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Overcoming the Learning Curve of New Processor Architectures


The financial services industry (FSI) is arguably one of the most rapidly evolving business landscapes that exist today. In an environment easily disrupted by the health of the economy and advancements in technology, agility has become a prerequisite for survival.

The aftermath of the financial crisis has brought heightened financial regulatory pressures and an increasing focus on costs. To grow revenue, improve margins, and maintain customer loyalty, today’s financial services firms understand they must continually modernize their technology infrastructure in order to remain relevant.

Overcoming the Learning Curve of New Processor Architectures - HPE.jpg

High-performance computing (HPC) tools are helping financial firms survive and thrive in this highly demanding and data-intensive industry. As financial models grow in complexity and greater amounts of data must be processed and analyzed on a daily basis, firms are increasingly turning to HPC solutions to exploit the latest technology performance improvements.

Recent research by IDC found that HPC usage in the financial sector experienced a period of hyper growth over the last few years, so much that the firm had to restate their forecasts for this sector at least 50 percent higher as compared to initial estimates.

The advent of multi-core processors has forever changed the HPC landscape, and today these types of processors are the norm. The processor ecosystem now evolves at a rapid and unpredictable rate in order to address the increasing demands of HPC users. For example, the Intel® Xeon Phi™ product line evolved from a coprocessor to an autonomous CPU in a single generation.

However, this rapid evolution is leaving users struggling to overcome a steep learning curve in order to fully exploit the latest hardware innovations and make computing as efficient as possible. Specifically for software developers, here is the challenge: How to quickly gain an understanding of the latest multi-core, multi-threaded, accelerated processor architectures in order to adapt source code assets at a similar pace?

The fact is, source code assets simply cannot evolve at the same rate, especially when a new processor architecture is introduced every two to three years. Code modernization is required in order to succeed, however it’s a process that involves expert technical skills and tools. Data practitioners specialize in developing algorithms and applications, and typically do not have a keen understanding of the latest processor architectures or the desire to become experts in their own right. Quantitative analysts, or quants, want to benefit from accelerated compute power without entering the learning curve of the latest processor architecture.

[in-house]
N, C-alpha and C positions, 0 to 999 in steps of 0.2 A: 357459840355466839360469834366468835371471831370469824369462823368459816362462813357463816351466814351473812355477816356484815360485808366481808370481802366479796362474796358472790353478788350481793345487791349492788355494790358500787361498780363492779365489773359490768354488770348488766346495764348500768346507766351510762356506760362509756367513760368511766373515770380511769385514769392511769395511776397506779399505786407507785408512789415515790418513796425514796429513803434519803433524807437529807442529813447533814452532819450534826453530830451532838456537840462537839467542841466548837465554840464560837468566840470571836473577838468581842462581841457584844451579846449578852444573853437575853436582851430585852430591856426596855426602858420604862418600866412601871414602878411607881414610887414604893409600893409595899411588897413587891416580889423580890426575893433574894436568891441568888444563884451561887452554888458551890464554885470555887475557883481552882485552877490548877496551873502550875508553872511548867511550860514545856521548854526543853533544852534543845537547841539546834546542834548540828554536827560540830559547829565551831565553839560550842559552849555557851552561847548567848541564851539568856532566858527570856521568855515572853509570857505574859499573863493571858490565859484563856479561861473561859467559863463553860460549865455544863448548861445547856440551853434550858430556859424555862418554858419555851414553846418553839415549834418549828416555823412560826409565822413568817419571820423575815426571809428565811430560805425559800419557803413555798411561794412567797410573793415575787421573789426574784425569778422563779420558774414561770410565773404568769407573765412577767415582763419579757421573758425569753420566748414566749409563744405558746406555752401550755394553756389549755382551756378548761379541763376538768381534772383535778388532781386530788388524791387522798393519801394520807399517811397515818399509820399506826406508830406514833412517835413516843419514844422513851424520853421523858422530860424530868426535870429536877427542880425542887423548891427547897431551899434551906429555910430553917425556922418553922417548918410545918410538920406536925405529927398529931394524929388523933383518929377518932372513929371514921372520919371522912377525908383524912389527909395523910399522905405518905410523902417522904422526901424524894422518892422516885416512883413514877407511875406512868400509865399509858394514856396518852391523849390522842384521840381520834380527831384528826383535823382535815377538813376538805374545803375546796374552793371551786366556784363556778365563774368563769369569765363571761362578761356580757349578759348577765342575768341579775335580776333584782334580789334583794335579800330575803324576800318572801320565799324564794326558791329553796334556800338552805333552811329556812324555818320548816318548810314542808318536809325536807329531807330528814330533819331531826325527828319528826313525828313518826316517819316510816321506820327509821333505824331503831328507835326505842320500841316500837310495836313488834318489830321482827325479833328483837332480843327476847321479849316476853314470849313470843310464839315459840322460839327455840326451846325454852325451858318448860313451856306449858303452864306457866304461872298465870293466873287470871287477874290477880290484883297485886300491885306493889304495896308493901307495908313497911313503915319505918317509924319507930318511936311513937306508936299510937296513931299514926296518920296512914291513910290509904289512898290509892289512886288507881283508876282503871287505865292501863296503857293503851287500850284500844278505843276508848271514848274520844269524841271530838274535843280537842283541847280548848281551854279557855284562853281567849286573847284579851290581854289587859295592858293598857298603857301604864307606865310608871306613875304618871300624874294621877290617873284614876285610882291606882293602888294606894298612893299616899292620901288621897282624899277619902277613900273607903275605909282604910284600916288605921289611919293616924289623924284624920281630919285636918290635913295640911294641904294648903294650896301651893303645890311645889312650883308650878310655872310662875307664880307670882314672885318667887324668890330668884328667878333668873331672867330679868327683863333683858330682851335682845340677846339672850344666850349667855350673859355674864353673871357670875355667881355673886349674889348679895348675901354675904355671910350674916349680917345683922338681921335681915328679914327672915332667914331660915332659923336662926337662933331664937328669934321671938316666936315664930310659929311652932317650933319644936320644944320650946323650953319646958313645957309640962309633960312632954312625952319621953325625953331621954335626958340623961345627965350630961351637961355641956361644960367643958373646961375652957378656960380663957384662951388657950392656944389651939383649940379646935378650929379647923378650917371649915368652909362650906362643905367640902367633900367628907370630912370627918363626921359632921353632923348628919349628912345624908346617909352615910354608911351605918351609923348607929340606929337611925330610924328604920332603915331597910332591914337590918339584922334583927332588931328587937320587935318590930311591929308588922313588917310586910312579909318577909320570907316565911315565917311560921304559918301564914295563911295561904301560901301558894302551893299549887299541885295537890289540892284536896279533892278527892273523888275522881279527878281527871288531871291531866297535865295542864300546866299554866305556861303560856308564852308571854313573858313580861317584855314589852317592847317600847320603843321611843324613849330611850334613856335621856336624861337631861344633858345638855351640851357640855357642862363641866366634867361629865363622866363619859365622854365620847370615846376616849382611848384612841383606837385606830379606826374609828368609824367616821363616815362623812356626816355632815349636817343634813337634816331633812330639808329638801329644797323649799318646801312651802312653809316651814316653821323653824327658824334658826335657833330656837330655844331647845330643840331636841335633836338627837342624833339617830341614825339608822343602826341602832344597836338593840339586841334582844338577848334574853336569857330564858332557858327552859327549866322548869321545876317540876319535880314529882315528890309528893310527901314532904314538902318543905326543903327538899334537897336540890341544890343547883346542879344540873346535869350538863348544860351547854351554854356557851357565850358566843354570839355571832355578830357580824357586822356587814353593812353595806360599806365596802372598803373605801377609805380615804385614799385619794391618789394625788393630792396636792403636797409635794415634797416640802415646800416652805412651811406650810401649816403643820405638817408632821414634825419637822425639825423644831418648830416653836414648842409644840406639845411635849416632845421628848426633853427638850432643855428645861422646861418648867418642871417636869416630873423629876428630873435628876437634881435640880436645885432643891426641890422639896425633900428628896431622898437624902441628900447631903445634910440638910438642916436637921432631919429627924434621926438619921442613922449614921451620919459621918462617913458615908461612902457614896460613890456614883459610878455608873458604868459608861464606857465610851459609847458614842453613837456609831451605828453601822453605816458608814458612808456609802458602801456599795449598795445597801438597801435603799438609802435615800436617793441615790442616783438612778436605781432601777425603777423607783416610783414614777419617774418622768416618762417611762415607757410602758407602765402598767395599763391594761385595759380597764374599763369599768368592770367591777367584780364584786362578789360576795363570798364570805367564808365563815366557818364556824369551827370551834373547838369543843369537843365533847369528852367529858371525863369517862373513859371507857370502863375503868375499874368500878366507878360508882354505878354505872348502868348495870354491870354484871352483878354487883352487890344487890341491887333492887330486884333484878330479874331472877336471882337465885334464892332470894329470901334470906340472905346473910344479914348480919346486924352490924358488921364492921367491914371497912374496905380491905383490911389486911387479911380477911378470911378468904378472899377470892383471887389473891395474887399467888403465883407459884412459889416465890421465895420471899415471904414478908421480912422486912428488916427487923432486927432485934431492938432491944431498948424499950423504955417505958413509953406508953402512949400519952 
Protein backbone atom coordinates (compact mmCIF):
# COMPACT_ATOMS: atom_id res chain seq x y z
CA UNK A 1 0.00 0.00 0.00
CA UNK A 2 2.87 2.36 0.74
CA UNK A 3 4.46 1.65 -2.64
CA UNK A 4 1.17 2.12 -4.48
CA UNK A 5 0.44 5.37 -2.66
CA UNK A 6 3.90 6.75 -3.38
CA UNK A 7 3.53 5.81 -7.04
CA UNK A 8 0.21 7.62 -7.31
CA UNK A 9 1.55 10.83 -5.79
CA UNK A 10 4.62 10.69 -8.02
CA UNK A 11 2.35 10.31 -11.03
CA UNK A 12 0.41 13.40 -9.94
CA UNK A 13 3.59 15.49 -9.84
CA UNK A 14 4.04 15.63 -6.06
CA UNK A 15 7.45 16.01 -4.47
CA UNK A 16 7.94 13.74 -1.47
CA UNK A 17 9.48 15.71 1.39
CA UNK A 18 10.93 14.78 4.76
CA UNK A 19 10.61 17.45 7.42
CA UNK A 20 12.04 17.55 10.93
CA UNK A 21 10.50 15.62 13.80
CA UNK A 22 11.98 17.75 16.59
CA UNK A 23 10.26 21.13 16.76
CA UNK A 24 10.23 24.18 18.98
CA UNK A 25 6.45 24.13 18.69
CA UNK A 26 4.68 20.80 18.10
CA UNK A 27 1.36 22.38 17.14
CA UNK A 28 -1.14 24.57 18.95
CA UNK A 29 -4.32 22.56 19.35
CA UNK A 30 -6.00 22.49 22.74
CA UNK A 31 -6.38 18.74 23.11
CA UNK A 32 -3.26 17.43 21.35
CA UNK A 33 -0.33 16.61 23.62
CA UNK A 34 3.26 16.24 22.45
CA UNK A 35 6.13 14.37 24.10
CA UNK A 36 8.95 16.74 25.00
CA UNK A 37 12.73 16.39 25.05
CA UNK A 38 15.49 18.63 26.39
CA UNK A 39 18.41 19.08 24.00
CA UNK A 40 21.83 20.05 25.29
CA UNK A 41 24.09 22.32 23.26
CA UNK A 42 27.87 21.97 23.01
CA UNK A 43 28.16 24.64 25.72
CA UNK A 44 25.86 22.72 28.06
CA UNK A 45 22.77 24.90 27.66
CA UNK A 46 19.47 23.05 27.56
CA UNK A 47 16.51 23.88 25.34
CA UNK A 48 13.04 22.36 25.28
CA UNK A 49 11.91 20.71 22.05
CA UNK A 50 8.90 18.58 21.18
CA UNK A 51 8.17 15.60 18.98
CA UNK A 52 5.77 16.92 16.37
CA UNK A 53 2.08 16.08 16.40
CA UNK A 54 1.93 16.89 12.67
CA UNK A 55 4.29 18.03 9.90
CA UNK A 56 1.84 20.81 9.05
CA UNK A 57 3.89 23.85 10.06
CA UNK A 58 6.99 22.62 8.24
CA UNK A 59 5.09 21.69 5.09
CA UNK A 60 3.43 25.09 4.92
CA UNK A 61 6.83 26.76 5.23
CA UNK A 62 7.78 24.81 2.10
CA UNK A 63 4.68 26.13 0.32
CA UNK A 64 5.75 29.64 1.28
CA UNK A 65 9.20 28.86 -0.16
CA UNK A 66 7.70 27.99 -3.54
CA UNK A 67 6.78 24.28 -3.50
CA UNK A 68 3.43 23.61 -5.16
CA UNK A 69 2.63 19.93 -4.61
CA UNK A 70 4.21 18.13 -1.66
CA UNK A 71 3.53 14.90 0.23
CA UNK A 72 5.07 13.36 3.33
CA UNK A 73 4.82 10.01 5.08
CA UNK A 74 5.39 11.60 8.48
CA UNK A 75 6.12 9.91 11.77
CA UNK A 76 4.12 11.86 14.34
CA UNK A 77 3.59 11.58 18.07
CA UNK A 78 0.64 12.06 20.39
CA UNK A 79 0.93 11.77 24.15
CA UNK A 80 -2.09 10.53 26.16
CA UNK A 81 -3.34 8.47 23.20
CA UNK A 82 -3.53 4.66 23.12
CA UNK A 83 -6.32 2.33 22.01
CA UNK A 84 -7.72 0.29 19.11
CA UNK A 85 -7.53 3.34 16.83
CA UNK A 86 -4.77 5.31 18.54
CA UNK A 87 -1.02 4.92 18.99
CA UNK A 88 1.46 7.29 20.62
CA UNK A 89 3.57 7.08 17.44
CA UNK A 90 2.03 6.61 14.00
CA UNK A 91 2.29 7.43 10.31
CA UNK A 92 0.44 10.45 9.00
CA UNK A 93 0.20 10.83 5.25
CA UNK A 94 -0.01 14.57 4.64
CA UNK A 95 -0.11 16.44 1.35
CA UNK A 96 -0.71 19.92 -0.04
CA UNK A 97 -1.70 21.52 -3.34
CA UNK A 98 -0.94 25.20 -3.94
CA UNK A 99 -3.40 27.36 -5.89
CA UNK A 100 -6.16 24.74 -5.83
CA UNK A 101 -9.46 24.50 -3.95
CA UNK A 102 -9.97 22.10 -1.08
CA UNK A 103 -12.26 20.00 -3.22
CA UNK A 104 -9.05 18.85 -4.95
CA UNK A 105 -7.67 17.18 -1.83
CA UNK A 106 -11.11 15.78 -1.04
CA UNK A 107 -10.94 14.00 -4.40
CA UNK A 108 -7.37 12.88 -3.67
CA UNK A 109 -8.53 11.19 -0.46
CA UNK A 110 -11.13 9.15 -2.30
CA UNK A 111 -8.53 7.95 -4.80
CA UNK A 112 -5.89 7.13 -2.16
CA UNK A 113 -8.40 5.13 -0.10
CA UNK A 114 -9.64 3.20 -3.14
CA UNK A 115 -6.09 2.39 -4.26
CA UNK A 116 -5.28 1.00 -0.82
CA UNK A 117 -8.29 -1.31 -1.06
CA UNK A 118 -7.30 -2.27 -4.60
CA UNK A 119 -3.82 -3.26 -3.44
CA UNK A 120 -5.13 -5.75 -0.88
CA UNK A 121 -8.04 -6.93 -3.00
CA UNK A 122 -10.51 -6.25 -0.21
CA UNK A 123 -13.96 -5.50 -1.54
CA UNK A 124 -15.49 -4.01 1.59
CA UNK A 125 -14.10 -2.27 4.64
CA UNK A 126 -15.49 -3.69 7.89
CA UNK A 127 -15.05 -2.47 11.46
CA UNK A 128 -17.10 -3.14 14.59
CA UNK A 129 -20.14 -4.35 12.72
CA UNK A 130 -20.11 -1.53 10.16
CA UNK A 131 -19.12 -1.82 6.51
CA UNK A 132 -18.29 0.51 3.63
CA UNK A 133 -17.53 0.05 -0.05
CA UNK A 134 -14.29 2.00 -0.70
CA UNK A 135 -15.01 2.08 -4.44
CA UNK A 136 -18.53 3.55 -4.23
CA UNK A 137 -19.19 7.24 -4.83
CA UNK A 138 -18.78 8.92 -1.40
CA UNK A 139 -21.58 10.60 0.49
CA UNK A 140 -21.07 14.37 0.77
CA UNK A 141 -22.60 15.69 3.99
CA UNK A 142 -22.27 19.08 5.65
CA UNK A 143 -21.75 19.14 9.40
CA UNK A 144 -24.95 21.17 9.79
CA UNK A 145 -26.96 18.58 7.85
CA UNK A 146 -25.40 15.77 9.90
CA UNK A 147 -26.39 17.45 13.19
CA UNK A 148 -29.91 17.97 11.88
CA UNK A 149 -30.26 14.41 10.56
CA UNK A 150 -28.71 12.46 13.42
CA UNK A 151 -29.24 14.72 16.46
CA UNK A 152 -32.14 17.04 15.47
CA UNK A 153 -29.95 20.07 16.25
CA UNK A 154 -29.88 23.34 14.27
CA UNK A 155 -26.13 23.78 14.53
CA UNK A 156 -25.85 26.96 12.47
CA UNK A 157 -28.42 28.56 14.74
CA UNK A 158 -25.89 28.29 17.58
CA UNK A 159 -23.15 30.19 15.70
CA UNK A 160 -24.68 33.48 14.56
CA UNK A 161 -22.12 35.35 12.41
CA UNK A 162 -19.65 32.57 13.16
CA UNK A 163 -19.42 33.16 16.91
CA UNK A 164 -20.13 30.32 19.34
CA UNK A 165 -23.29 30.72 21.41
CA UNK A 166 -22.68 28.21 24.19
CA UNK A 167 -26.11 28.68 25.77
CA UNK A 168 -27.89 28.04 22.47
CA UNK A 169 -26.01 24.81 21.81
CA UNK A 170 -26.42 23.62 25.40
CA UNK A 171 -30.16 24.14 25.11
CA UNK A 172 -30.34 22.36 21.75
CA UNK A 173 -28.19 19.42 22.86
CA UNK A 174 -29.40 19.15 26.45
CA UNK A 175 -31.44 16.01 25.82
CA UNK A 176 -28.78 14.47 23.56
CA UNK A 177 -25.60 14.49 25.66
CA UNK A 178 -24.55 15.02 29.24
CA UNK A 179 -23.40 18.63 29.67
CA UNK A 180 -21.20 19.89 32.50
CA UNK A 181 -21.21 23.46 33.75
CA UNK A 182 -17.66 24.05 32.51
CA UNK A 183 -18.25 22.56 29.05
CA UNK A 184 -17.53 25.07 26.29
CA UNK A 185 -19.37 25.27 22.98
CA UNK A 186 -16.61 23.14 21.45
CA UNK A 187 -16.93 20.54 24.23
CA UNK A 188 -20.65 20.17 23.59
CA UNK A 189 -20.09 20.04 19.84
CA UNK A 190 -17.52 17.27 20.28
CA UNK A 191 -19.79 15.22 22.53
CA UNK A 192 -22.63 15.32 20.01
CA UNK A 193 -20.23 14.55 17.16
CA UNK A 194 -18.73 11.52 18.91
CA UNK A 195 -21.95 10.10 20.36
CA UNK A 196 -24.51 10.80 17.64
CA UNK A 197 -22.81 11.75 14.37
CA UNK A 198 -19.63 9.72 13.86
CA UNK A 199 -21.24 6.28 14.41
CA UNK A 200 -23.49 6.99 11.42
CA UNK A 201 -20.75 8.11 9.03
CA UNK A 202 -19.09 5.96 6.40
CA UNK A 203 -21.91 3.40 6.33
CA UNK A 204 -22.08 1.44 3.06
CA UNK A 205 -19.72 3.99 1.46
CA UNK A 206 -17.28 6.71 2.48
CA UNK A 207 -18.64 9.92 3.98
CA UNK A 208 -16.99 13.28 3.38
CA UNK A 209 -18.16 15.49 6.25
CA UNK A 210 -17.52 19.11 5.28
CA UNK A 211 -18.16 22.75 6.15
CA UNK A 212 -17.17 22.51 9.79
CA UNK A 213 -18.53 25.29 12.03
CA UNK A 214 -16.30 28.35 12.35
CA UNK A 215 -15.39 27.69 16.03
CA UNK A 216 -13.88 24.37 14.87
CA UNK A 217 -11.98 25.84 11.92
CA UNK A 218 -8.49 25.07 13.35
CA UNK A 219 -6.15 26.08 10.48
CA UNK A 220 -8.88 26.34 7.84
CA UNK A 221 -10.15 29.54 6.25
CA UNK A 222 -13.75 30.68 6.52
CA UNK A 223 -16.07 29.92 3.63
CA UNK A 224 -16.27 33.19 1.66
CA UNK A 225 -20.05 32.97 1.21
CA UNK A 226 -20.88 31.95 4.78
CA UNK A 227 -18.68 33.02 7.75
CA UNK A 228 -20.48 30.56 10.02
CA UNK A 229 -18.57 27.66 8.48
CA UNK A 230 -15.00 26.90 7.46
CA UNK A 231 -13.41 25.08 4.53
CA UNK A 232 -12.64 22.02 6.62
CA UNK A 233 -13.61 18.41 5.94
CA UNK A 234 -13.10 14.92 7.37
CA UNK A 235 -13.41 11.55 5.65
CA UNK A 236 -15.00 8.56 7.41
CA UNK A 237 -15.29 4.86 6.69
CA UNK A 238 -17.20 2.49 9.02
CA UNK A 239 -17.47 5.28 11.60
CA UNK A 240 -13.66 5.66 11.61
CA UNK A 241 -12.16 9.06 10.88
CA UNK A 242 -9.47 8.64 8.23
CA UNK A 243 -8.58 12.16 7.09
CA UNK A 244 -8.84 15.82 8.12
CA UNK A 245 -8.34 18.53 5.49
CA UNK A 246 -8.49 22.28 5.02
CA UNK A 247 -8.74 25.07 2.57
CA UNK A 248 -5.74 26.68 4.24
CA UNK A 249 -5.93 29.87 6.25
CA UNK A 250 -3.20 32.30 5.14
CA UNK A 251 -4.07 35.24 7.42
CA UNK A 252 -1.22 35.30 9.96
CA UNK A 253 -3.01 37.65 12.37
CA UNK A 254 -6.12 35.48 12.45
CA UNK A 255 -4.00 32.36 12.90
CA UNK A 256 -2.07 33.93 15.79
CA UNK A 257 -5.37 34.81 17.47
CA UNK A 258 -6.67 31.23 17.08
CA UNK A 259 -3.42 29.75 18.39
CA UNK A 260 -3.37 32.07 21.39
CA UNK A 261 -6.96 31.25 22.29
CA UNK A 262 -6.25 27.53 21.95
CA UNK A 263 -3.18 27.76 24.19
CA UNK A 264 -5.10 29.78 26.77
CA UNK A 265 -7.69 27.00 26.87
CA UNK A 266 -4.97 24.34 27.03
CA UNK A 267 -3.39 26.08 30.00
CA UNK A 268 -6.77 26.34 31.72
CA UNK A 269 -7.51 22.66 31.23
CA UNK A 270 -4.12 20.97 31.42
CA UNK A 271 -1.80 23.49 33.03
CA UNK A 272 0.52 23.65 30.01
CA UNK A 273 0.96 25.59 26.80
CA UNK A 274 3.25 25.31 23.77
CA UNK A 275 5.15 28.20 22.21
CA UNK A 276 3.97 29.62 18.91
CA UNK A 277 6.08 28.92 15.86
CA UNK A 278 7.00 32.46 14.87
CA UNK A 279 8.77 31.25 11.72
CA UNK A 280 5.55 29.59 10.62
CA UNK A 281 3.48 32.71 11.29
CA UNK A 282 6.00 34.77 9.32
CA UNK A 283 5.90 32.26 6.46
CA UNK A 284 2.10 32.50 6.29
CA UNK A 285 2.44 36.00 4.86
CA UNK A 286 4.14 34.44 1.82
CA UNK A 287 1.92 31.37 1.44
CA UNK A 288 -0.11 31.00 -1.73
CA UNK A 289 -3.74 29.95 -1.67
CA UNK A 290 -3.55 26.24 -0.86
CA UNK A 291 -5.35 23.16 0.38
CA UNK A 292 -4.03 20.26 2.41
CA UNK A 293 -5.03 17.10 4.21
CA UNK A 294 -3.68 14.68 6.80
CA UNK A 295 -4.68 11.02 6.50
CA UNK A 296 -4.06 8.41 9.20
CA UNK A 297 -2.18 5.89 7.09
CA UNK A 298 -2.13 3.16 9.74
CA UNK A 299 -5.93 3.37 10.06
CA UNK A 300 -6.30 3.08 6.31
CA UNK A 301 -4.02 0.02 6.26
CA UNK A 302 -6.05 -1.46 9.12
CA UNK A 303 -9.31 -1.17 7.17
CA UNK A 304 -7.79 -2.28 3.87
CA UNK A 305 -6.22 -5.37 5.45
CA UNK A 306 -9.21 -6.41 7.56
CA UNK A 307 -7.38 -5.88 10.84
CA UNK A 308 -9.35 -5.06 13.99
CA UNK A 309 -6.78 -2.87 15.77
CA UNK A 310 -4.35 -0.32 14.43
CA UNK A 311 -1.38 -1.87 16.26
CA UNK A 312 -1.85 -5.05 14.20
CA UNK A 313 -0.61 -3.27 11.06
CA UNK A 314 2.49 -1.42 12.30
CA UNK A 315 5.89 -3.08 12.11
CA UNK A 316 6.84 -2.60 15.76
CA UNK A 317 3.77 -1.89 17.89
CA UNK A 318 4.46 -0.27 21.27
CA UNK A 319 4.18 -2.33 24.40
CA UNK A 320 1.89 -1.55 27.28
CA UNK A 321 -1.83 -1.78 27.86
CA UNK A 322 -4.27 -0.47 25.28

Hewlett Packard Enterprise (HPE) is making this possible with a set of new application code modernization tools that can perform as well as hand-written code.

The newly-announced HPE Quantitative Finance Library solution can help developers modernize application software by generating highly parallelized source code for multi-core, multi-thread platforms. By outsourcing non-core code optimization activities, quants can devote more attention to improving algorithms and save the time and costs associated with learning the latest processor architecture.

New HPC tools like this are purpose-built for the needs of financial services and can allow coders to focus on innovations that drive revenue, instead of modifying existing code. Cost-effective and simply-to-deploy solutions can help financial firms achieve business growth, enhance employee productivity, and increase agility through HPC innovation.

Follow me on Twitter @Bill_Mannel for more tips on accelerating quantitative analysis and news on our latest HPC solutions for the financial services industry.

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About the Author


As the Vice President and General Manager of HPC and AI Segment Solutions in the Data Center Infrastructure Group, I lead worldwide business and portfolio strategy and execution for the fastest growing market segments in HPE’s Data Center Infrastructure Group which includes the recent SGI acquisition and the HPE Apollo portfolio.